There’s nothing more American than peanut butter and jelly – except for one small detail: Peanut butter isn’t actually American at all. It’s Canadian.
Yet, for some reason, peanut butter has become associated with the US of A. So why don’t Canadians claim the nutty spread as their own? Some damn good All-American marketing.
Peanut butter was actually invented in Canada in the 1880s, though there are several creation myths surrounding its inception. It’s widely assumed George Washington Carver, the American botanist, was the creator of peanut butter because of his tireless promotion of peanuts. Known as the “Peanut Man,” he advocated peanuts before the U.S. Congress in the early 20th century and promoted the use of peanut butter in his book How to Grow the Peanut and 105 Ways of Preparing it for Human Consumption, but his work on peanuts began almost a decade after peanut butter was patented.
It was, in fact, in Montreal where peanut butter was invented. Chemist and inventor Marcellus Gilmore Edson was the very first person to enter a U.S. patent on peanut butter in 1884. Edson’s “Manufacture of Peanut-Candy” was developed as a protein-packed paste for those without teeth and those who couldn’t chew solid food, a common problem at the time – before regular brushing and flossing. However, Edson did little to no promotion of the product, which allowed Americans to take it and run.
Enter Kelloggs. Seventh-day Adventist Dr. John Harvey Kellogg is most famous for his eponymous cereal brand (and particularly the accidental invention of corn flakes, which, by the way, was originally marketed as an anti-masturbation aid), but his promotion of peanut butter is what helped it become the sandwich staple it is today.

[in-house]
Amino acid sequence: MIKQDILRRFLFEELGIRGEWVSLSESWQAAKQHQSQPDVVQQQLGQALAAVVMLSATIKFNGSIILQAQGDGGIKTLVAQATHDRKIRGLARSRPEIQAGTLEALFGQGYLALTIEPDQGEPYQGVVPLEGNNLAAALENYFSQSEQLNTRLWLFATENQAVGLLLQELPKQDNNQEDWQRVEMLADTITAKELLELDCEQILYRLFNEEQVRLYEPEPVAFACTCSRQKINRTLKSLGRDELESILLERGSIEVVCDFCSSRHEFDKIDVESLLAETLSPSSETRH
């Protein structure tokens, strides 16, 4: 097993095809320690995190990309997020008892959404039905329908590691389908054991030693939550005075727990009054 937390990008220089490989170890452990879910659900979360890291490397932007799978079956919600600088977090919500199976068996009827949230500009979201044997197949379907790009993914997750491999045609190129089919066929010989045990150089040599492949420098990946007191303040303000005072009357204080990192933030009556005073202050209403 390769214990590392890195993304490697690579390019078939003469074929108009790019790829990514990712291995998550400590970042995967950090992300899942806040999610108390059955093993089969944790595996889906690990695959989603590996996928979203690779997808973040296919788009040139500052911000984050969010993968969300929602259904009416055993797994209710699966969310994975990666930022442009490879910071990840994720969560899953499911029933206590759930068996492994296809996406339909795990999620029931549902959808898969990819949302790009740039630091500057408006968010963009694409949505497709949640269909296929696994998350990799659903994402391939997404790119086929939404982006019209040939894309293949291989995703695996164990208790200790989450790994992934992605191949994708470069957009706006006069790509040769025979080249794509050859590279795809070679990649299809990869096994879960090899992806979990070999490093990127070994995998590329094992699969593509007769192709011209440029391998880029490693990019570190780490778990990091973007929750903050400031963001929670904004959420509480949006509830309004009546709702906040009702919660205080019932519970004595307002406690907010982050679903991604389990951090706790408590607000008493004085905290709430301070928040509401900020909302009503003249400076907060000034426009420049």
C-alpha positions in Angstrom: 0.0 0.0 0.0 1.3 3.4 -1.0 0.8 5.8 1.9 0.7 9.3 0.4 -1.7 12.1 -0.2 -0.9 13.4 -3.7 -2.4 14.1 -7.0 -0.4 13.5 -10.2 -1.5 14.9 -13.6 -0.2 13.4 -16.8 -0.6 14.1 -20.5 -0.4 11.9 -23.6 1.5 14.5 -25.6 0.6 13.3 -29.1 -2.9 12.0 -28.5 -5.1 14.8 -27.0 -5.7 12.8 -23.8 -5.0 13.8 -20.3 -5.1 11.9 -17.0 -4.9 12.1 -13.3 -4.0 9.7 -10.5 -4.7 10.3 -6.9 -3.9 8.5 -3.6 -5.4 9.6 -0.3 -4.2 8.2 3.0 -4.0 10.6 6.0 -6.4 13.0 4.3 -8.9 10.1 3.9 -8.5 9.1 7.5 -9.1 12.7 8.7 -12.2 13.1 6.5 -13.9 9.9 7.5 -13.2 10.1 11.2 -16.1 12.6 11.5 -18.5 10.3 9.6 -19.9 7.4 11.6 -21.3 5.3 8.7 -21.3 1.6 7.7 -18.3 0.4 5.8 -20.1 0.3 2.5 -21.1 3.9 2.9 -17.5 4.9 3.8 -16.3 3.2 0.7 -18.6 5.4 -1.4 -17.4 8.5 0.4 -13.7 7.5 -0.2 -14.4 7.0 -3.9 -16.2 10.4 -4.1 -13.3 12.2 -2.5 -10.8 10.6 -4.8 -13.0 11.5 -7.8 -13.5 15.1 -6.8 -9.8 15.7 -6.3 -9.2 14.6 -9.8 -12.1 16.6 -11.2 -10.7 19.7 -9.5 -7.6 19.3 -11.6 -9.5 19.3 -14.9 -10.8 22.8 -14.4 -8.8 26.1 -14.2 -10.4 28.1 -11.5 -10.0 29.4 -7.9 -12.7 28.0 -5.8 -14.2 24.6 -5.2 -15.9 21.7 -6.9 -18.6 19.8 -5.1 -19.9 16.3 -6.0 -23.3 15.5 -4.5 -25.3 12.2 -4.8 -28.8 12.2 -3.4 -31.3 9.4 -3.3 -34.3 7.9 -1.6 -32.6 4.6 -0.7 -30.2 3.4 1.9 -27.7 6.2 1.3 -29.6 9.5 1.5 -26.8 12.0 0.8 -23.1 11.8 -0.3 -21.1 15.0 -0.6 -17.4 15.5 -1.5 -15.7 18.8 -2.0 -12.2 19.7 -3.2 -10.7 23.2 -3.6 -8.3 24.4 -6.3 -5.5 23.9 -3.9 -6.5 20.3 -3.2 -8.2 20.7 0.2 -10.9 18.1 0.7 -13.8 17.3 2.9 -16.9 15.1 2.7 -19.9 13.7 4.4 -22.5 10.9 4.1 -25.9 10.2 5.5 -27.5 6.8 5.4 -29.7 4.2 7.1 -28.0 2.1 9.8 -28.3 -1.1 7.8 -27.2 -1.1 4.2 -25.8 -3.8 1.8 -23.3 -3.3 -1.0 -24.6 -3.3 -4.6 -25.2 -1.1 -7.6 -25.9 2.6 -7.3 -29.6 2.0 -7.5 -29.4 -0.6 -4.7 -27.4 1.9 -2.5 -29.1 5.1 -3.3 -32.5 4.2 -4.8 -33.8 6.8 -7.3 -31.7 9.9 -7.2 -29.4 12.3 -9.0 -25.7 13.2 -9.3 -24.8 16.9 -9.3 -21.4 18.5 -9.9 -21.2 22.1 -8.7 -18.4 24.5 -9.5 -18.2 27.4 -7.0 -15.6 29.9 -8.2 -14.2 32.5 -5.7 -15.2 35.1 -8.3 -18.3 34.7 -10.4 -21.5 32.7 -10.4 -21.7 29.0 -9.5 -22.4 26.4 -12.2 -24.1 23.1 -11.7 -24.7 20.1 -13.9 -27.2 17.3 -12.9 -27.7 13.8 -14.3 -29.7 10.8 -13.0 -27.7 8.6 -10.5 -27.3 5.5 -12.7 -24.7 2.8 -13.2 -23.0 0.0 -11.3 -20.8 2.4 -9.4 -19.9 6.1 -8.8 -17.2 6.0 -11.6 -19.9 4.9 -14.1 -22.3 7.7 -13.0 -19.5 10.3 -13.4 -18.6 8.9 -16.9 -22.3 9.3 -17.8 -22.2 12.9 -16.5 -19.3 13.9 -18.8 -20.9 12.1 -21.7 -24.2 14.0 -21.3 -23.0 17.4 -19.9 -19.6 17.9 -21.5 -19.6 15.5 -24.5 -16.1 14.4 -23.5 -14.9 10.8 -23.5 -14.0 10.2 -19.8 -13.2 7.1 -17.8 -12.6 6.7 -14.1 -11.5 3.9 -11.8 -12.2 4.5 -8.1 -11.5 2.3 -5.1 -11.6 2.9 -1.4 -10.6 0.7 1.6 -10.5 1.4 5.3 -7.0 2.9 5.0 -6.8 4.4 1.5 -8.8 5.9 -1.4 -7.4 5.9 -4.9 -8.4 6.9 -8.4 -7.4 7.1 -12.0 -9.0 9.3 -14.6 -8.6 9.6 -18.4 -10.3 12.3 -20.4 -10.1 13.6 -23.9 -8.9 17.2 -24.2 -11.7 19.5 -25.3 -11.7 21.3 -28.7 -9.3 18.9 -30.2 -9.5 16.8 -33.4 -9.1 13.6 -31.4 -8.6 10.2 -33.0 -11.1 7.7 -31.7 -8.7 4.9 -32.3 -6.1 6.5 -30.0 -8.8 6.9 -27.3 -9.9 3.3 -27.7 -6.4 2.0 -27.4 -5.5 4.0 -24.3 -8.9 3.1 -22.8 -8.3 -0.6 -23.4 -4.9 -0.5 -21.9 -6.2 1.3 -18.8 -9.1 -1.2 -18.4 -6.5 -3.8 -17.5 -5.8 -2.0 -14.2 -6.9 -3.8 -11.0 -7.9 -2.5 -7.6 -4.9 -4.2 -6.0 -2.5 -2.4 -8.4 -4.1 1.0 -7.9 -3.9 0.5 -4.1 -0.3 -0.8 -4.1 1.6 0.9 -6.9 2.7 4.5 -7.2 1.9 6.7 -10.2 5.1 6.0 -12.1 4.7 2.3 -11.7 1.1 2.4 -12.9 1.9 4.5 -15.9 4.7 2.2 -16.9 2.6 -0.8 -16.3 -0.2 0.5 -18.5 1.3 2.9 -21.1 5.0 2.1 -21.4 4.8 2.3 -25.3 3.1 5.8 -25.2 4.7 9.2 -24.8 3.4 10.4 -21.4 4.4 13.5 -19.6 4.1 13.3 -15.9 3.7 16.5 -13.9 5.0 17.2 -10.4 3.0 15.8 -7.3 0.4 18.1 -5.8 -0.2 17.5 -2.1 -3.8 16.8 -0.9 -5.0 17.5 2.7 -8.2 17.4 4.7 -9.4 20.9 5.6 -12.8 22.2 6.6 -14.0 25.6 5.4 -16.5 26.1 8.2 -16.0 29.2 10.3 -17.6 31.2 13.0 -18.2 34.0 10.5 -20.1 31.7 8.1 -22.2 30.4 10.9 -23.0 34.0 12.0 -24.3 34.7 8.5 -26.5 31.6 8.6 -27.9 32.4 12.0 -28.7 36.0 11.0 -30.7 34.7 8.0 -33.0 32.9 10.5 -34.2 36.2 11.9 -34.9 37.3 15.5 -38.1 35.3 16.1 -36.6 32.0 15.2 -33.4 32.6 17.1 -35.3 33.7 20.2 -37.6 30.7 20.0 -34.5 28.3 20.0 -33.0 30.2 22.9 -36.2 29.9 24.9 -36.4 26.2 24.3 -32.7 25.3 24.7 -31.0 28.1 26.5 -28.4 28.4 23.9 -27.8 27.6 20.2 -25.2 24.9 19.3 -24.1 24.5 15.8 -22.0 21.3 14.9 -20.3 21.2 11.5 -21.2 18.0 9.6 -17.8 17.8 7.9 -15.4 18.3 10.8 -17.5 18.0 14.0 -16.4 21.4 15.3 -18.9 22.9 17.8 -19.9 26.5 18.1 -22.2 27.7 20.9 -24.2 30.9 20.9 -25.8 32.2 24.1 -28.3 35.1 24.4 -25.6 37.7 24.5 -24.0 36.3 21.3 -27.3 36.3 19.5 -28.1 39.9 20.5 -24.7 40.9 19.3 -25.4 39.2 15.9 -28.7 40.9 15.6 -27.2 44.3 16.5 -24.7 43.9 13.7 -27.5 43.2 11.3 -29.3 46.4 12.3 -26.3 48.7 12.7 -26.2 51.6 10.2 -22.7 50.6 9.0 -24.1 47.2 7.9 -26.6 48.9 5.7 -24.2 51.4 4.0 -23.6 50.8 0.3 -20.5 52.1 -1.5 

Kellogg received a patent for the process of making peanut butter in 1896, and in a genius stroke of marketing, started calling it “butter” instead of “paste,” making it more palatable to Americans. He toured the country giving thousands of talks about peanut butter’s health benefits and served it to the patients of his sanatorium in Battle Creek, Michigan.
The 1904 World’s Fair was also a pivotal peanut butter moment. Hosted in St. Louis, Missouri at the Universal Exposition, the fair was the ideal place for countries to show off their national achievements and inventions, including food products. Many beloved American foods like hot dogs, iced tea, club sandwiches and cotton candy all debuted at the 1904 World’s fair, along with peanut butter. C.H. Summer was the only vendor to publicly sell peanut butter at the World’s Fair, presenting it as an American innovation; mentions of Canadian Edson were nowhere to be found as the product started its rise to sandwich stardom.
Constant promotion of peanut butter, along with dozens of innovators trying to perfect it for public sale, completed its Americanization over the following years. Just three years later, more than 34 million pounds of peanut butter were being produced annually in the United States – in 1899 only 2 million pounds had been consumed.
Peanut butter became more in demand and inventors spent time refining it over the decades. The Heinz company added hydrogenated oil to peanut butter in the 1920s to give it a longer shelf life, and pretty soon peanut butter became a staple in every kitchen in America.